Drilling in the Arctic has nothing to do with the budget nor with generating revenues for America. The figures put forward in the reconciliation package are highly speculative at best. Both the House and Senate assume $2.4 billion in revenues from Arctic drilling, a number that is inflated to 80 times the going rate for oil leases in the region. If they really cared about high prices, they would be looking into why oil companies are raking in record profits in the wake of the recent hurricanes.
The issue of oil drilling in the Arctic Refuge is too important to the American public and future generations to be snuck through in the budget bill in an attempt to circumvent the established process. It should be fully debated and brought to a vote on its own merits.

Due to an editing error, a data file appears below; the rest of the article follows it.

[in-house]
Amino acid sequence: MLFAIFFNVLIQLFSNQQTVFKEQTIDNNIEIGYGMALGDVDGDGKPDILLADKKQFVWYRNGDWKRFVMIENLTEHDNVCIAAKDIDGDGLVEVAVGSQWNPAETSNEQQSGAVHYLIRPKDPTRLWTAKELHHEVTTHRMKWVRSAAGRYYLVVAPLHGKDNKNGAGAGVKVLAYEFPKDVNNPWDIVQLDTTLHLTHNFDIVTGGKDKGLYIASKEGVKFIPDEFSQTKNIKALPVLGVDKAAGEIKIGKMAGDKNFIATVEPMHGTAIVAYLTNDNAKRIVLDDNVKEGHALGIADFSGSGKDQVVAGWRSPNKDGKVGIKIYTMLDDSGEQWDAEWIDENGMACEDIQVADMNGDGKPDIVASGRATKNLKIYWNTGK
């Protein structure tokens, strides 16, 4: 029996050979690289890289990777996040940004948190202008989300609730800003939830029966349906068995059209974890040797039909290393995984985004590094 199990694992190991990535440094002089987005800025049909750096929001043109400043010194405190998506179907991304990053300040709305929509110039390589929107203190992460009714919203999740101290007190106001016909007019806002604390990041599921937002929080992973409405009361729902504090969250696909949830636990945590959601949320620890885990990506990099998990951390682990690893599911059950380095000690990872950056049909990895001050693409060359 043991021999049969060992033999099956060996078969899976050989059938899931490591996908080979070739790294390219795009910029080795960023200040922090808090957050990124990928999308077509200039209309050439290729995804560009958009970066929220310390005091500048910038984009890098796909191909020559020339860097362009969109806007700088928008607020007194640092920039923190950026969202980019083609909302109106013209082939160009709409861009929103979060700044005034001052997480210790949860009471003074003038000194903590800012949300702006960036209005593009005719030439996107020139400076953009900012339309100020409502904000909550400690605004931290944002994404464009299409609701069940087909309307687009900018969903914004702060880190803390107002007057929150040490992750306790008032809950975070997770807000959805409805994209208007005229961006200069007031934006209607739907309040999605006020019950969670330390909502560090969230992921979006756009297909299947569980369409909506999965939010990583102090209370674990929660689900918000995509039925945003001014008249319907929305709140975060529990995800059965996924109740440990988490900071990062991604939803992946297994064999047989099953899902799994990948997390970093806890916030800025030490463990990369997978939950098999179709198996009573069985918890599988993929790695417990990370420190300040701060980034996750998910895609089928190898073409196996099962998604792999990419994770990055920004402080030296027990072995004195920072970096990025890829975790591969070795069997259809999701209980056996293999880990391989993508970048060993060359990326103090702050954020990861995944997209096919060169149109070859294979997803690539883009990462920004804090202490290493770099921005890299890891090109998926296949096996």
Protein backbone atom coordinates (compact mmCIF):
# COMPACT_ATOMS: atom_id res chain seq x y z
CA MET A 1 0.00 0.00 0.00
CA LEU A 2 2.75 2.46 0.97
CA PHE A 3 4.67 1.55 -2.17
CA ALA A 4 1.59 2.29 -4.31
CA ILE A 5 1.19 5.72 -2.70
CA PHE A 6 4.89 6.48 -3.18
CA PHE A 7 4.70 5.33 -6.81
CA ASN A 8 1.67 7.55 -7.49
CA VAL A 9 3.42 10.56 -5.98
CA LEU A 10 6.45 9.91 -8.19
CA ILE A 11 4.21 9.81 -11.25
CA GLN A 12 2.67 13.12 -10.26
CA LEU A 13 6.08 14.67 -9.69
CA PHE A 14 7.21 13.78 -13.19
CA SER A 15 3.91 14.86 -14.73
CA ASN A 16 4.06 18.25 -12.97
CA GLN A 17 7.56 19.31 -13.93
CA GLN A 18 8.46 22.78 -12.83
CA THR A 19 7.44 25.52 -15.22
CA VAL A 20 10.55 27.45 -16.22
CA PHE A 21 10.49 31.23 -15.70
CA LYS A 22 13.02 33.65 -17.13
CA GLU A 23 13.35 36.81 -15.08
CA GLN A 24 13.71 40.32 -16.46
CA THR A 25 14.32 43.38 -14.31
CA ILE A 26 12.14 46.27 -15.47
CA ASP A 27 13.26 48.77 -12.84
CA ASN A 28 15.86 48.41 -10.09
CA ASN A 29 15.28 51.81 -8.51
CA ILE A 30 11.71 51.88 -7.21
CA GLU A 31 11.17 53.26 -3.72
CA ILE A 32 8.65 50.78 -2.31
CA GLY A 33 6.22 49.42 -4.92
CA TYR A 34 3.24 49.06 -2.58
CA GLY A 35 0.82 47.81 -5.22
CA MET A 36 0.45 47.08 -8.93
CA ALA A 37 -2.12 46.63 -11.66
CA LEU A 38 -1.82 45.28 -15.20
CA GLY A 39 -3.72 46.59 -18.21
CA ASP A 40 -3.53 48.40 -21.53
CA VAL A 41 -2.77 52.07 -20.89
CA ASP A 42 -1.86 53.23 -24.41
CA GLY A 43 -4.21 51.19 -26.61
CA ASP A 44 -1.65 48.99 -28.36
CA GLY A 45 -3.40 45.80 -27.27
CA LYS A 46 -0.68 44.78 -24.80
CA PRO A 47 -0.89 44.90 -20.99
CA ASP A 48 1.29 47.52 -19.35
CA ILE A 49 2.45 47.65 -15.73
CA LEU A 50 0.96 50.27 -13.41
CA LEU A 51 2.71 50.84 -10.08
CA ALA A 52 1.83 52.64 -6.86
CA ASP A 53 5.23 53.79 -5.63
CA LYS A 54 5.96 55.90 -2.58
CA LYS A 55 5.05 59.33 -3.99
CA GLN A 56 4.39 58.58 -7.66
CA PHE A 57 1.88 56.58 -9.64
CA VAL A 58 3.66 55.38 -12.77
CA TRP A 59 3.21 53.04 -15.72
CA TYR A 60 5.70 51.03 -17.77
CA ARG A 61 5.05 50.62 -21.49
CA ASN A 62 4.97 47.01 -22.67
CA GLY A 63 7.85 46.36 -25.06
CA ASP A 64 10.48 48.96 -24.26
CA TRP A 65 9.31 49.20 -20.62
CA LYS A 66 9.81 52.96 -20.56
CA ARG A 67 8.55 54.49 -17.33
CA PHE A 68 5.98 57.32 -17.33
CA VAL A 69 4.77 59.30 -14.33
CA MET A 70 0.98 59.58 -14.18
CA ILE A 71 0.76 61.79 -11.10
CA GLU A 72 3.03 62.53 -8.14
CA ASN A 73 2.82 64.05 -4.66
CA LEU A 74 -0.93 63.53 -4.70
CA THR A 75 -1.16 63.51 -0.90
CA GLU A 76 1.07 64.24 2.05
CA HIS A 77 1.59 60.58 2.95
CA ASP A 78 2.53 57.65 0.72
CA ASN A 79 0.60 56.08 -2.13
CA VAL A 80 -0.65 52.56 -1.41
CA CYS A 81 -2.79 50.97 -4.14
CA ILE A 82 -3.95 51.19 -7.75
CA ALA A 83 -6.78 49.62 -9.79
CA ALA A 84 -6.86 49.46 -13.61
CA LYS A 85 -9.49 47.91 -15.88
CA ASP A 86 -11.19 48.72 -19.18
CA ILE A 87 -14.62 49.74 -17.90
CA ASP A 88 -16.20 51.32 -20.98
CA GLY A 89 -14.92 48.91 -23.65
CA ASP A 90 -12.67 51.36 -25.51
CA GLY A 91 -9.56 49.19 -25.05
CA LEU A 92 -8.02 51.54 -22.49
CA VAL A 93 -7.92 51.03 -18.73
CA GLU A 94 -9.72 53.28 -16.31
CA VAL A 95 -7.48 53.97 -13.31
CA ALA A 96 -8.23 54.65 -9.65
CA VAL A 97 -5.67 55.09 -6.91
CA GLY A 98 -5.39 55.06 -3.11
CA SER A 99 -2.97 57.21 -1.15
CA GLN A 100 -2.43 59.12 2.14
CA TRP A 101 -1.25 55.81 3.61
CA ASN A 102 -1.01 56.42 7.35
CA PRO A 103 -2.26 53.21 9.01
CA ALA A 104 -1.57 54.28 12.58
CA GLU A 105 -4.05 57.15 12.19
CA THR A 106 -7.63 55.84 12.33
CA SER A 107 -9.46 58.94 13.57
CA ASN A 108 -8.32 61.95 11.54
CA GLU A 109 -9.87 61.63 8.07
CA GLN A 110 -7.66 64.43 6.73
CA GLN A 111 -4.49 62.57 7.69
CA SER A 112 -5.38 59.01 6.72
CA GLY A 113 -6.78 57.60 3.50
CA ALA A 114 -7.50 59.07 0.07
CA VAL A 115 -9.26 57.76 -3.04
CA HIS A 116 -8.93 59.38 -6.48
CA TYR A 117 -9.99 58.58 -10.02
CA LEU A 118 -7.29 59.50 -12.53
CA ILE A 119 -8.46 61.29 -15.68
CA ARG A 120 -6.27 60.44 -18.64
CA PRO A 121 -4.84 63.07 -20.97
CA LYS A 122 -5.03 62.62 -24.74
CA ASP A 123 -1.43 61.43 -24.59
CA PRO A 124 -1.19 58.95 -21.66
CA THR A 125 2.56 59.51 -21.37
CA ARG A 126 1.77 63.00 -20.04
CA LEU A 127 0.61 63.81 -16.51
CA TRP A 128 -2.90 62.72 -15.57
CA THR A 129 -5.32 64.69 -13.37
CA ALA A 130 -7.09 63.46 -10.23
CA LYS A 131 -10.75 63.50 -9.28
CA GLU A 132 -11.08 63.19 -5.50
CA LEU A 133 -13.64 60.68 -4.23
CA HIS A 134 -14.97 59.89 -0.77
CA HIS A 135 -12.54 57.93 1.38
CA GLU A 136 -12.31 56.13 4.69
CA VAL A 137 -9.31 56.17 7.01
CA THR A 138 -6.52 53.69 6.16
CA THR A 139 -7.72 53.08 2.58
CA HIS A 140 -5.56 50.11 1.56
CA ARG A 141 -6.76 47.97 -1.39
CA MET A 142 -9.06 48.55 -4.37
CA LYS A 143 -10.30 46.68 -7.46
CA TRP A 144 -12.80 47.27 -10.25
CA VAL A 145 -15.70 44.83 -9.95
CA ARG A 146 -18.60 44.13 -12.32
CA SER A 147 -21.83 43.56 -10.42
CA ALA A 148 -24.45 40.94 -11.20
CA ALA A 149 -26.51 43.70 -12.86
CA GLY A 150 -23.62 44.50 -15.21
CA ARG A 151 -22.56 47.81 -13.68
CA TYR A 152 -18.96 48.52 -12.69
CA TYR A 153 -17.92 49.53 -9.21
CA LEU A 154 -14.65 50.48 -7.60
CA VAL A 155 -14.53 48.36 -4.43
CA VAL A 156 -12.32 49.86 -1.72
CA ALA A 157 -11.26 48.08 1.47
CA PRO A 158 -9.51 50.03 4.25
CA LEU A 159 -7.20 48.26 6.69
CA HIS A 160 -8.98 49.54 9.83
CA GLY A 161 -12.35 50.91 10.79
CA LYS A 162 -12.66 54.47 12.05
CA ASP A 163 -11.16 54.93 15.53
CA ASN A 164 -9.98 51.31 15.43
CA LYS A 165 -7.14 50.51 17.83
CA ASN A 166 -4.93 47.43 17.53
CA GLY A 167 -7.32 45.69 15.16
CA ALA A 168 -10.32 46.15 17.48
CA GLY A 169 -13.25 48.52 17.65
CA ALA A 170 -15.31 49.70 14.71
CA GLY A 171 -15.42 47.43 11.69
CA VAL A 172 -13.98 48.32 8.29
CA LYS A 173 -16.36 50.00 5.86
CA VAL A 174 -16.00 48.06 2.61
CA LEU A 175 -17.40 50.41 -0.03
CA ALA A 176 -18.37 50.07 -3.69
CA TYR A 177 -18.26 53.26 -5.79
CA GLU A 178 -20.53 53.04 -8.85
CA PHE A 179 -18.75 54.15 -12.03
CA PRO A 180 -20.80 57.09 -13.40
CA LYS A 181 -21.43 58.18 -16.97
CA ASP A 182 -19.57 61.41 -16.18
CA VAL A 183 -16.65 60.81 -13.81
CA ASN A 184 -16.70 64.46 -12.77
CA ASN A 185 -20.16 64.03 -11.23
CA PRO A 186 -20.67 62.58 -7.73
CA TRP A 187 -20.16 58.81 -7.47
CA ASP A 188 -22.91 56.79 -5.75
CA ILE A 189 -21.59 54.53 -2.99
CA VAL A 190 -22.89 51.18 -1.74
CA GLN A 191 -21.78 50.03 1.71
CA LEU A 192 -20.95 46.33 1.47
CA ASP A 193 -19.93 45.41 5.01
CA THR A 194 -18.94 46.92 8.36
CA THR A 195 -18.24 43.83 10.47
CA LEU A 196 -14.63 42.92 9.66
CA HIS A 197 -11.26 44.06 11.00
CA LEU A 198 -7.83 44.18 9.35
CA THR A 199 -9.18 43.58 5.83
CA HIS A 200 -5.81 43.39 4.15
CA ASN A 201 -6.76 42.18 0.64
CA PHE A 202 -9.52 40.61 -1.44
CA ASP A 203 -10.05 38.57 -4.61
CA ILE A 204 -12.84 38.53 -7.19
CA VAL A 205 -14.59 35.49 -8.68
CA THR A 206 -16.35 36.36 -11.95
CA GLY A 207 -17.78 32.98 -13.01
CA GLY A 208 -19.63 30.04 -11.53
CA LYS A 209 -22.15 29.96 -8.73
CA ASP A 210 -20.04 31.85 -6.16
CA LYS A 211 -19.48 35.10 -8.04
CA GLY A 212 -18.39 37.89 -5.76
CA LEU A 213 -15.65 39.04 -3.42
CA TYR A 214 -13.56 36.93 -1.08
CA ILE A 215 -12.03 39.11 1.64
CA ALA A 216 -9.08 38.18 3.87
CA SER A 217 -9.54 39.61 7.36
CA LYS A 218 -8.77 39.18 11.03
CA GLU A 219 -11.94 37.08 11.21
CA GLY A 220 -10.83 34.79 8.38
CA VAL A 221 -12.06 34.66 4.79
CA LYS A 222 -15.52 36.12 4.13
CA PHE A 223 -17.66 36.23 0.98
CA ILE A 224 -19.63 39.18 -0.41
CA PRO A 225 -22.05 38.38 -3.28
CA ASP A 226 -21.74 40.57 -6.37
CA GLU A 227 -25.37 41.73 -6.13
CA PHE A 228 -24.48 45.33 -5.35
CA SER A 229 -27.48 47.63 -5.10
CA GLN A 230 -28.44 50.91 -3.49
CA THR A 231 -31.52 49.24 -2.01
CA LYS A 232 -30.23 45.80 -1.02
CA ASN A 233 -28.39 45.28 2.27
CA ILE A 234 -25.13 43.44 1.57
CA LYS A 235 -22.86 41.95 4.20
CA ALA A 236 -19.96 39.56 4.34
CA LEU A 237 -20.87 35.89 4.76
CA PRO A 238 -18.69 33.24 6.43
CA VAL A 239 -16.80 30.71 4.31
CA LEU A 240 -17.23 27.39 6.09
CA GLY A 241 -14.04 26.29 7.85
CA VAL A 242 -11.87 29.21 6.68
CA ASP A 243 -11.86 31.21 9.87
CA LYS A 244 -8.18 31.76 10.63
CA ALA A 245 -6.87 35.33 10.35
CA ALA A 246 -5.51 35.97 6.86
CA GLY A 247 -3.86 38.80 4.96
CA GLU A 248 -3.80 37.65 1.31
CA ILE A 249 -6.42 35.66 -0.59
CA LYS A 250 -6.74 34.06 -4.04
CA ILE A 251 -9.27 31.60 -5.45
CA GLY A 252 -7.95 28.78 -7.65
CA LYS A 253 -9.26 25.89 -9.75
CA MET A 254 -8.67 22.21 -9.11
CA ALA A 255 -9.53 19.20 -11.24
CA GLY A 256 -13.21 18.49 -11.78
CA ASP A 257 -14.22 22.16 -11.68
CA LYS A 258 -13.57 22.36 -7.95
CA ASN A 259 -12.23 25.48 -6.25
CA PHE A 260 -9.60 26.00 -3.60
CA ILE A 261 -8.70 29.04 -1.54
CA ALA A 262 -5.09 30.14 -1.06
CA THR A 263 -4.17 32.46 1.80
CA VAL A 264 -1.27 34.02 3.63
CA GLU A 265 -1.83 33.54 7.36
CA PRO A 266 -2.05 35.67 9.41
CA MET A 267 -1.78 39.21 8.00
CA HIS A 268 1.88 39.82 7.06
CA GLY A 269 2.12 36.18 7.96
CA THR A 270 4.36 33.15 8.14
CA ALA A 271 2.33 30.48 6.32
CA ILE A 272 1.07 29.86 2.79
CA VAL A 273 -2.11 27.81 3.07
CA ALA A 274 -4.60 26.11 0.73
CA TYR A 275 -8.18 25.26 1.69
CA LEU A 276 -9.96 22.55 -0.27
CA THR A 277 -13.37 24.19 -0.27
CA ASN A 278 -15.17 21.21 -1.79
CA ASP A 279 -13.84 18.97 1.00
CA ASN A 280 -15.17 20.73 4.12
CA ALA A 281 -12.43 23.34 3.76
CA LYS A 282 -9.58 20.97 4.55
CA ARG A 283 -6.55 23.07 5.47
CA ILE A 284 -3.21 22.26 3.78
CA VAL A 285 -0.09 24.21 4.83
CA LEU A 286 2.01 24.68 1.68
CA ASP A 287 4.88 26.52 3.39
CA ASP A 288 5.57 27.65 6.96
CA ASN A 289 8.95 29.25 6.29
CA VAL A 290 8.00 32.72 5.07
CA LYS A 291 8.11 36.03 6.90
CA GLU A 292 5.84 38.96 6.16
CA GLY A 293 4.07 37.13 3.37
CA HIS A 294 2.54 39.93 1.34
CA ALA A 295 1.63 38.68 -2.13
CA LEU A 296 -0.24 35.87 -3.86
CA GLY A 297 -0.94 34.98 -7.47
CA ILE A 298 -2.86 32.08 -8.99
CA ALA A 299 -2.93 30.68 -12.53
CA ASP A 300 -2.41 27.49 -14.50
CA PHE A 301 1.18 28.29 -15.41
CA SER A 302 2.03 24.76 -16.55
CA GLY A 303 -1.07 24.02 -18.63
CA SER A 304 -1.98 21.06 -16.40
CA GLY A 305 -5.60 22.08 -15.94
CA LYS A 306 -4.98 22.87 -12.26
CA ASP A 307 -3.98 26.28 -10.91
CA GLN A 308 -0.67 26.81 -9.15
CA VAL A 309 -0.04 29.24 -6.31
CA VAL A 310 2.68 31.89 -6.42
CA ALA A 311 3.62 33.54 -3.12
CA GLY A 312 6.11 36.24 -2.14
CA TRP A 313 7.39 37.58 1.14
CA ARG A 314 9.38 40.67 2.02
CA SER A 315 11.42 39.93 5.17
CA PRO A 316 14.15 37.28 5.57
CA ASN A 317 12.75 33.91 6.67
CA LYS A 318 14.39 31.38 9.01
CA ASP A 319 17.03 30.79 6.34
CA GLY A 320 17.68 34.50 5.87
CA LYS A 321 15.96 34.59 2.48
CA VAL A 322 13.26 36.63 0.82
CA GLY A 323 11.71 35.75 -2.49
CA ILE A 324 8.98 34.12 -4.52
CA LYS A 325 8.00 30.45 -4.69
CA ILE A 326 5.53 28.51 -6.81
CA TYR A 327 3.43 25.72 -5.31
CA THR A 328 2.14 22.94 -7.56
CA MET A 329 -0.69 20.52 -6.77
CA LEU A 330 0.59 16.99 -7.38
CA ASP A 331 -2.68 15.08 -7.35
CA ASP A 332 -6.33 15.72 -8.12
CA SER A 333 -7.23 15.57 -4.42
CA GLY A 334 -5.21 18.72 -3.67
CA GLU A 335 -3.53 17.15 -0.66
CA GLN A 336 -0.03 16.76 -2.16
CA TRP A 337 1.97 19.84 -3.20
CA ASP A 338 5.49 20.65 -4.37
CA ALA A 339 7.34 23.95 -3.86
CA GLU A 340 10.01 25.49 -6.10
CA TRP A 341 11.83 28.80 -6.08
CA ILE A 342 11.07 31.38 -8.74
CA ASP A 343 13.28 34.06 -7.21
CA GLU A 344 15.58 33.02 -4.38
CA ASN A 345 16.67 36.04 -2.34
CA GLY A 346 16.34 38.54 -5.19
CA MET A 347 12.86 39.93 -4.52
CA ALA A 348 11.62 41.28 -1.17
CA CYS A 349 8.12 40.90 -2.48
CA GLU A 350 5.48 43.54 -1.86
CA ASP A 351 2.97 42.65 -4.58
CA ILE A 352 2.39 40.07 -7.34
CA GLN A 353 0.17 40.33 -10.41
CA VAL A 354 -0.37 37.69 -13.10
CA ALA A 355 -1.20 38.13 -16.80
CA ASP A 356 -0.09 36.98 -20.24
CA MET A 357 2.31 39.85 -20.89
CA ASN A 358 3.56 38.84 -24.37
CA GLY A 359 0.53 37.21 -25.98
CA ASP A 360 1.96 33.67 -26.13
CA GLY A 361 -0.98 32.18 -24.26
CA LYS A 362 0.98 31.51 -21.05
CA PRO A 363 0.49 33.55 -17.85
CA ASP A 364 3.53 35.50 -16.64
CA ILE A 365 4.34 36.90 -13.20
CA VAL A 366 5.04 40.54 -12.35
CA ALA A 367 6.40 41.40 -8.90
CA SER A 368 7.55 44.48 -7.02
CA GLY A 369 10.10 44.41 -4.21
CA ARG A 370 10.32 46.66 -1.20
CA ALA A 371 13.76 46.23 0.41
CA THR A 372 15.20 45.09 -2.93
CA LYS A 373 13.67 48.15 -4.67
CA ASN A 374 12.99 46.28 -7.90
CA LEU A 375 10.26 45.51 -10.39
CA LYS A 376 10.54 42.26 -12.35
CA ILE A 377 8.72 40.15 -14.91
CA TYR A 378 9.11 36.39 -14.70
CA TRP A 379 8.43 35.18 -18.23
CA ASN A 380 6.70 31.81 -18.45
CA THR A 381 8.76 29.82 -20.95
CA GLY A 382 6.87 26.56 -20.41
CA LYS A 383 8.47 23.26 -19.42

Drilling in the Arctic National Wildlife Refuge would not put a dent in our dependence on foreign oil, would do nothing to strengthen our national security, and would not save consumers a dime at the pump. But the harm to wildlife and this spectacular wilderness would be permanent and irreparable.
Americans deserve a cheaper, quicker, safer and cleaner energy policy that safeguards the wild places we care so deeply about. We cannot drill our way to energy independence, but we can embrace responsible measures and real, 21st Century energy solutions that make cars go farther on a gallon of gas, promote conservation, invest in clean renewable energy, and protect our natural heritage.
By simply increasing fuel efficiency standards for our cars to an average of 40 miles per gallon we could save more oil than we currently import from the Persian Gulf or could ever extract from the Arctic Refuge, combined.